Note that by the time you are in conditions that are severe enough to be putting away even the storm jib, your problem is your existing windage will be such that the major issue is slowing yourself down by dragging warps. Dragging even hundreds of feet of anchor line or heavy small drogue to keep your stern to the storm and slow you down, THAT will be your focus, I can assure you. THAT is what is beyond the storm jib. The storm jib can be used when you are travelling in heavy weather, but things are in control and I see no problem with using that working jib furled down even to a storm jib size offshore.. OK? The obvious is still clear, in those marginal conditions, I do not want to be up there on the fore deck...

Kind regards, Helia, that little ray of sunshine..
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Old 15-10-2014, 06:25   #27
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Re: Second forestay on a catamaran?

This is what monte is referring to, I believe. ATN Sailing Equipment | The Gale Sail | Easy Handling Storm Jib As to their efficacy, I cannot comment.
While I'm sure that from a shape standpoint, they're leagues ahead of a genoa that's rolled up 70%-90%. Though that's not saying a lot. Also, either way; the super rolled up genoa, or Gale Sail, you're putting a LOT of loads onto your furler for which it was never really designed. Especially on the foils, their connections, & the drum + the halyard swivel.

It wouldn't be difficult to put loads approaching a ton or more, concentrated into a fairly small section of the furler's foil, in a mid sized catamaran, given say, full gale conditions. And that's just from the sail being flown, I'm not including the windage of the furled up jenny. Or the beating it takes from having the weight of a sail that large, on it, as you bash through a new wave every 4 seconds.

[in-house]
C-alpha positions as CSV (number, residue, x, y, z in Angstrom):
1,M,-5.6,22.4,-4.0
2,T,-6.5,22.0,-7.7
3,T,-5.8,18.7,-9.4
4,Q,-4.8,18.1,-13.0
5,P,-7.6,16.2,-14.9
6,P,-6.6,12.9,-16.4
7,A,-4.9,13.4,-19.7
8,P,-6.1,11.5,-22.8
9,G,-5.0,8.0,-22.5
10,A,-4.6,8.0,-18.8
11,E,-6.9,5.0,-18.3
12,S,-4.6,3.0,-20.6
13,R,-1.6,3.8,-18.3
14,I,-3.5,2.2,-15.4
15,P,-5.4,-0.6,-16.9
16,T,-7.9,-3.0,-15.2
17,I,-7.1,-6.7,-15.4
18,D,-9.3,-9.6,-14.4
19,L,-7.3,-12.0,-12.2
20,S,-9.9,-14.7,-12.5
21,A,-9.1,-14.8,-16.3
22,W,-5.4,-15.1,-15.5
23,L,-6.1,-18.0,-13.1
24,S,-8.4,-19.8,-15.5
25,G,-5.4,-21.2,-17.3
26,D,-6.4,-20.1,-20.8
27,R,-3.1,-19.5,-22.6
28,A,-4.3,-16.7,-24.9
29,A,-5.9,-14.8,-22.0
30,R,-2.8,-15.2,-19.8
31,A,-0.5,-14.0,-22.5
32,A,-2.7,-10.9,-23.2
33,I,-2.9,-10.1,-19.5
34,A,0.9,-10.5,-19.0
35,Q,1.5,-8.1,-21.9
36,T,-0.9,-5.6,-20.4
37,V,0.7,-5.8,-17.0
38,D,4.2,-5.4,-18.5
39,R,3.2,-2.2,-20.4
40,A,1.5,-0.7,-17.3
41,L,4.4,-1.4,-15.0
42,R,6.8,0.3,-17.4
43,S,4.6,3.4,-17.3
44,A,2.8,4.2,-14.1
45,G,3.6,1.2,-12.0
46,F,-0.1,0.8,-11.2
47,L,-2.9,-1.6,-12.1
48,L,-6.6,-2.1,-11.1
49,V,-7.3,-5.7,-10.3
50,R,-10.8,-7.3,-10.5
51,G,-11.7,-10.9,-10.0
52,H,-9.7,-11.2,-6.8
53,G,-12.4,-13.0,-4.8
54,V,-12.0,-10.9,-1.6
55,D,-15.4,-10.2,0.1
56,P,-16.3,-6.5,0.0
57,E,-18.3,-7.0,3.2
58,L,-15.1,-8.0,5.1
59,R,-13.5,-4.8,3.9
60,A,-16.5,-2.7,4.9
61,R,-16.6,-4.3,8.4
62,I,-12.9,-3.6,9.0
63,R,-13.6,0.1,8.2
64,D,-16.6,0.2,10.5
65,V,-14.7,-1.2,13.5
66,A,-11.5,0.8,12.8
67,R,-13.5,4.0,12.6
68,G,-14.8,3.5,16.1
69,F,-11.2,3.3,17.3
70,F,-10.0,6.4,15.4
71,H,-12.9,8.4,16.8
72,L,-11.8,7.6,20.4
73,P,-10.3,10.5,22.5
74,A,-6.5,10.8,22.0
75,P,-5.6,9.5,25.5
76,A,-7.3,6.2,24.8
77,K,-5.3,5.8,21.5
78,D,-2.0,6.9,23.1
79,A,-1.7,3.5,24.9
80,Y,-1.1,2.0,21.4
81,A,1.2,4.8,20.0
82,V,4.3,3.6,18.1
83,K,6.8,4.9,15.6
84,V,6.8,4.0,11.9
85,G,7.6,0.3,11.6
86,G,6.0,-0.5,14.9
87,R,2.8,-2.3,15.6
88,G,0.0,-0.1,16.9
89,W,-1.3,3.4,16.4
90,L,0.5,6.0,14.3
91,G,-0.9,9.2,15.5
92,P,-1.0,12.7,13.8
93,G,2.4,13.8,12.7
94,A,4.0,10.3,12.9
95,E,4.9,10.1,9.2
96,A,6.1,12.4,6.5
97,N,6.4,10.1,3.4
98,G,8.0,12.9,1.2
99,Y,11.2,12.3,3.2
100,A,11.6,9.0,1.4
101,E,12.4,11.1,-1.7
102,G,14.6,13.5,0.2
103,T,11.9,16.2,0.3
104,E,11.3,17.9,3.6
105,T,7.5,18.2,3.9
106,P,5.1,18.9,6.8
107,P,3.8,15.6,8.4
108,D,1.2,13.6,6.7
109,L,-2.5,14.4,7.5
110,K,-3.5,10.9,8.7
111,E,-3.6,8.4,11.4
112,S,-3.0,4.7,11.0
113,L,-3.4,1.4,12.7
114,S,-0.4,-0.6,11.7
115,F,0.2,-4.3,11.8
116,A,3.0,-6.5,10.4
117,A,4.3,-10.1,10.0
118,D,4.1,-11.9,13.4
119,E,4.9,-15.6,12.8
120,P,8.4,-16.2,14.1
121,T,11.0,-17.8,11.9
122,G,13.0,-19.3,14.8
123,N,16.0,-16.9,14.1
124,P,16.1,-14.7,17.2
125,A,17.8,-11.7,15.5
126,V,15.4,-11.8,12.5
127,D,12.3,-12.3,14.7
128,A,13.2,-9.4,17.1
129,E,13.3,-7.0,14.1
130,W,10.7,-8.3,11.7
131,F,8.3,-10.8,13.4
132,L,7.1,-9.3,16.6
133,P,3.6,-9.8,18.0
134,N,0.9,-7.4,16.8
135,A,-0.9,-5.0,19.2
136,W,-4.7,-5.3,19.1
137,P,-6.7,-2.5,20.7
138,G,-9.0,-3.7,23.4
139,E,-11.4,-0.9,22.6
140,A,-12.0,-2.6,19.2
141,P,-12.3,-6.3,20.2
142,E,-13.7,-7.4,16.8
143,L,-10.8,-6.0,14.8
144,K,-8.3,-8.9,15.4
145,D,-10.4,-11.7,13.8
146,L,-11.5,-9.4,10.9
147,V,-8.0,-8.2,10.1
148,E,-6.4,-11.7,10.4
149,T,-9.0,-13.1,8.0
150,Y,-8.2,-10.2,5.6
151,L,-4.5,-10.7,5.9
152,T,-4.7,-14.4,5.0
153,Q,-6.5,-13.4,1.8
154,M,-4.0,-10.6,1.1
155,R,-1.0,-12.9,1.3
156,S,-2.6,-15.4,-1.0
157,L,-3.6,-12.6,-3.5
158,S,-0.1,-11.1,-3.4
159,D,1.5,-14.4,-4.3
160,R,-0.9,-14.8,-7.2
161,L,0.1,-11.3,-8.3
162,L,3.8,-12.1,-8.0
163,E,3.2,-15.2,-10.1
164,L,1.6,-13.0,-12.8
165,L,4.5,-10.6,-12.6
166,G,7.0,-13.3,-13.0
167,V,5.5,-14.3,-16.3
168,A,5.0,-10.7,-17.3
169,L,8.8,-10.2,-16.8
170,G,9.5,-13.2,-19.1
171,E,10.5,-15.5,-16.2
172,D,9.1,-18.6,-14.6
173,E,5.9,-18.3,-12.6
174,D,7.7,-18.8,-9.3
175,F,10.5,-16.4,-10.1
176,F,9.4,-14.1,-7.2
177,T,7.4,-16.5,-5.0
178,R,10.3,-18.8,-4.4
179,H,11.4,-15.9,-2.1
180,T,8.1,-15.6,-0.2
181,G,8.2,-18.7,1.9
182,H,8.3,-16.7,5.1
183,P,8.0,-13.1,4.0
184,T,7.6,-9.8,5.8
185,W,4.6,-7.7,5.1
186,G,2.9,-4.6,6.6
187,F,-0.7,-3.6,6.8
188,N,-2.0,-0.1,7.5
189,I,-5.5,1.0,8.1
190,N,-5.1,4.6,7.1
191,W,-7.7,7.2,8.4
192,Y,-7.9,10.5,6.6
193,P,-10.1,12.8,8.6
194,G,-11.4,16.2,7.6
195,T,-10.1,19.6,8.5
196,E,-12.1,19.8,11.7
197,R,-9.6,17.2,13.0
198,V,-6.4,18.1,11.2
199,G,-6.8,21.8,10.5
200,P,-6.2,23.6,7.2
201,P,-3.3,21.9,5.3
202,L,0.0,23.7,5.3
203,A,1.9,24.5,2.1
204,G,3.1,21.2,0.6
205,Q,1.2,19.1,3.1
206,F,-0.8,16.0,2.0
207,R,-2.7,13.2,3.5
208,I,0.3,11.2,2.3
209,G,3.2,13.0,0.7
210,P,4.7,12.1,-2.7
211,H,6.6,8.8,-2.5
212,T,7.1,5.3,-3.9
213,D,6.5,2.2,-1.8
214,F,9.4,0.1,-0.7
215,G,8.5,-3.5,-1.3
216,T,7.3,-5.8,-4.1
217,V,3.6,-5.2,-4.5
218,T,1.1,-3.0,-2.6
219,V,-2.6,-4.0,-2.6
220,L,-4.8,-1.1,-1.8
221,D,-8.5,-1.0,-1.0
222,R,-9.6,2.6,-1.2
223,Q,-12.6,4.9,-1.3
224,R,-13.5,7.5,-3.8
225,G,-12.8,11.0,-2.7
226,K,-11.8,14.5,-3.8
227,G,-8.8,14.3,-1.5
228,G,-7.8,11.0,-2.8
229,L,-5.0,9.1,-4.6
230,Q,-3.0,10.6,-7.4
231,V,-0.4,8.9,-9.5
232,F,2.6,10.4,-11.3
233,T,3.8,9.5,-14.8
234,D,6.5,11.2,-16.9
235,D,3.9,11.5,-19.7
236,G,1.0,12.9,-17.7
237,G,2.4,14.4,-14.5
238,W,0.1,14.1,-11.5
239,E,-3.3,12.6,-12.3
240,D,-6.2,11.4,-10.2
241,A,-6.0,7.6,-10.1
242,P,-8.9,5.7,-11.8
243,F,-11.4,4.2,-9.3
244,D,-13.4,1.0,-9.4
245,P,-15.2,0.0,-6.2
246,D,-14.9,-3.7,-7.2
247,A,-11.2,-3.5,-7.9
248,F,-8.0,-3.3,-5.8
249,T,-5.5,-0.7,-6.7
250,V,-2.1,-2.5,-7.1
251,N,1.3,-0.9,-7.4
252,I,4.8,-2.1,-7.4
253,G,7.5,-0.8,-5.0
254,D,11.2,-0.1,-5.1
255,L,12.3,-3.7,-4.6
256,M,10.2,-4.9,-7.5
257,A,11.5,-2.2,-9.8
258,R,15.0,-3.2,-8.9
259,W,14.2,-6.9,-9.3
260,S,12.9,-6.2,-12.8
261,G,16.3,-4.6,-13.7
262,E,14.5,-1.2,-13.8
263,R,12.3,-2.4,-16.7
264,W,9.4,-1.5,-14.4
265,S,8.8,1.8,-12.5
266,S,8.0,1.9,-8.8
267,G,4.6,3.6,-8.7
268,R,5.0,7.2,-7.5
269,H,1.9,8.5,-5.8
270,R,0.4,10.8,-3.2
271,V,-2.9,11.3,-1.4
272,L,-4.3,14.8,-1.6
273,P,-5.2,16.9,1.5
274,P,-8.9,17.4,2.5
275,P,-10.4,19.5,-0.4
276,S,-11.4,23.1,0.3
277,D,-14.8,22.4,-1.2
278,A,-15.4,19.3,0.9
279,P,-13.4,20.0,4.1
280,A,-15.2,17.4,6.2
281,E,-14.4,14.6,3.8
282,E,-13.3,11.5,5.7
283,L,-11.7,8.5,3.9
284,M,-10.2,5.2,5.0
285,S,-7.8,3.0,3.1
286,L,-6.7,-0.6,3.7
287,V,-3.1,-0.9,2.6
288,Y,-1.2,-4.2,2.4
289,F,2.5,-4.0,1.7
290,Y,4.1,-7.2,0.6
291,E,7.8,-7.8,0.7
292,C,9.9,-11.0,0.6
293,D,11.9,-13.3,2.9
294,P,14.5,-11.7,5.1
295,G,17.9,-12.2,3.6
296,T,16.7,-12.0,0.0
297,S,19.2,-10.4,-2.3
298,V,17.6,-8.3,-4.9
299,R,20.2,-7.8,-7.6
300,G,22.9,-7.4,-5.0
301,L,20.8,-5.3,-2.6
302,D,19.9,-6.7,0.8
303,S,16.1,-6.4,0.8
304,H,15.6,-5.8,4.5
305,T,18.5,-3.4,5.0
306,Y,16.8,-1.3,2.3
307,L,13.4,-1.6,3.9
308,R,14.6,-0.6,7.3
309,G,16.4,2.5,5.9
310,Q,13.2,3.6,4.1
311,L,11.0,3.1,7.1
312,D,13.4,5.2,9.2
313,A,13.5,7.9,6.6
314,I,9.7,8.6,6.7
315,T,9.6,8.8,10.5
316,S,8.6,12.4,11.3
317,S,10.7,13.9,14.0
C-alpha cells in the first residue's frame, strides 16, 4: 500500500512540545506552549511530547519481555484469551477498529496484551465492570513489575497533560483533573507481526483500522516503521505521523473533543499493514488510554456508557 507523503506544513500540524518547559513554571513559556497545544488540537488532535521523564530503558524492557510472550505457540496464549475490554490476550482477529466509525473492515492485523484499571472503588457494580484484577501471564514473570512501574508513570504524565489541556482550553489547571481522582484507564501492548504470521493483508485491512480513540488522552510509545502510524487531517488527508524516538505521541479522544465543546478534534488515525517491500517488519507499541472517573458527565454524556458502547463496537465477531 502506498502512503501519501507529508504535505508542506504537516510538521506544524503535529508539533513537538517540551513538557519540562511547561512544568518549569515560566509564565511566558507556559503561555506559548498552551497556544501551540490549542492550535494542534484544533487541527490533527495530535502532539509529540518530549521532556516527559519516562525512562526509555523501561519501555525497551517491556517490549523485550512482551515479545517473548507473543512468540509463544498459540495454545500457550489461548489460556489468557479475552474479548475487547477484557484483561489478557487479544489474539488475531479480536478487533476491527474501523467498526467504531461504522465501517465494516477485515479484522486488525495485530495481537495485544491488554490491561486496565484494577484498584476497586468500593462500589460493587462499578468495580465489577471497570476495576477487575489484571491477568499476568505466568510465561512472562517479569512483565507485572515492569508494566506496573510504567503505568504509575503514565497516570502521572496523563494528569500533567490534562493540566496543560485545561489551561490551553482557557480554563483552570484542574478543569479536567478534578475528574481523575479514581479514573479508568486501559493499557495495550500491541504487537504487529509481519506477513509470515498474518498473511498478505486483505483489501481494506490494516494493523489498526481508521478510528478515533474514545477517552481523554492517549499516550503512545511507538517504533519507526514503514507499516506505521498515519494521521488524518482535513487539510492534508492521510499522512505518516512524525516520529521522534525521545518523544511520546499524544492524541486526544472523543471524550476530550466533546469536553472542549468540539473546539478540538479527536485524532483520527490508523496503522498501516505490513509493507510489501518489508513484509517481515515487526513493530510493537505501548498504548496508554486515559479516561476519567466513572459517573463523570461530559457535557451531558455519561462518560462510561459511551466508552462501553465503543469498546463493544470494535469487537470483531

Such is what broke Ellen McArthur's headstay in one of her record, round the world victories. Despite the headstay being purposefully WAY oversized. A size larger than even the most conservative riggers ha specified for her vessel.
Luckily she was "relatively" close to the finish when it broke.

If you have a set of bulkheads in proximity near to your cross beam, odds are it'd be safe enough to add a set of pad eyes, bolted through the hull, near them. With the purpose of the padeyes being to set up a set of wires, forming the base for a detachable inner forestay.
Or if you don't currently have such structure in your vessel, it wouldn't be a complex job to add such. And to even go so far as to tie in the padeyes directly to this structure.

Have a chat with the boat's designer about it. He may even wind up telling you that you can rig up this lower bridle in a location akin to where one would typically have the lower end of a staysail mounted.

As to where on the mast you might be able to mount a stay. It's doubtful that you could mount a stay at the conventional staysail height. Especially without runners. But again, have a chat with the designer, AND a GOOD rigger as well. I mention the rigger, as you may just get the "party line" & some bureaucrat who reflexively says no to such a modification. Instead of someone who will, & likely already has, run the numbers for doing such a thing on your boat.

Option B, in lieu of a typical Staysail stay, is a Solent stay. One mounted just inside, & a small distance below the primary headstay. On that topic, & also your options for flying other headsails than what's on your furler, I'd HIGHLY recommend reading the following threads.
Removable Cutter Stay vs Solent Stay
New Sails! Advice Needed.
And it's worth doing a search under Solent Stays, & absorbing some of your findings, as; the info's good & it also fields some of your questions/questions which will arise. Plus there are some links you'll find when reading on, & researching the topics, that'll take you to folks with similar & semi-similar conundrums. So in addition to answering your questions, it'll help expand your knowledge base.

That said, there are few rigs out there which are so spindly as to not be able to handle the loads from a solent stay. And said stay, given you the option to hank on all sorts of headsails. In addition to helping to hold the mast up of course.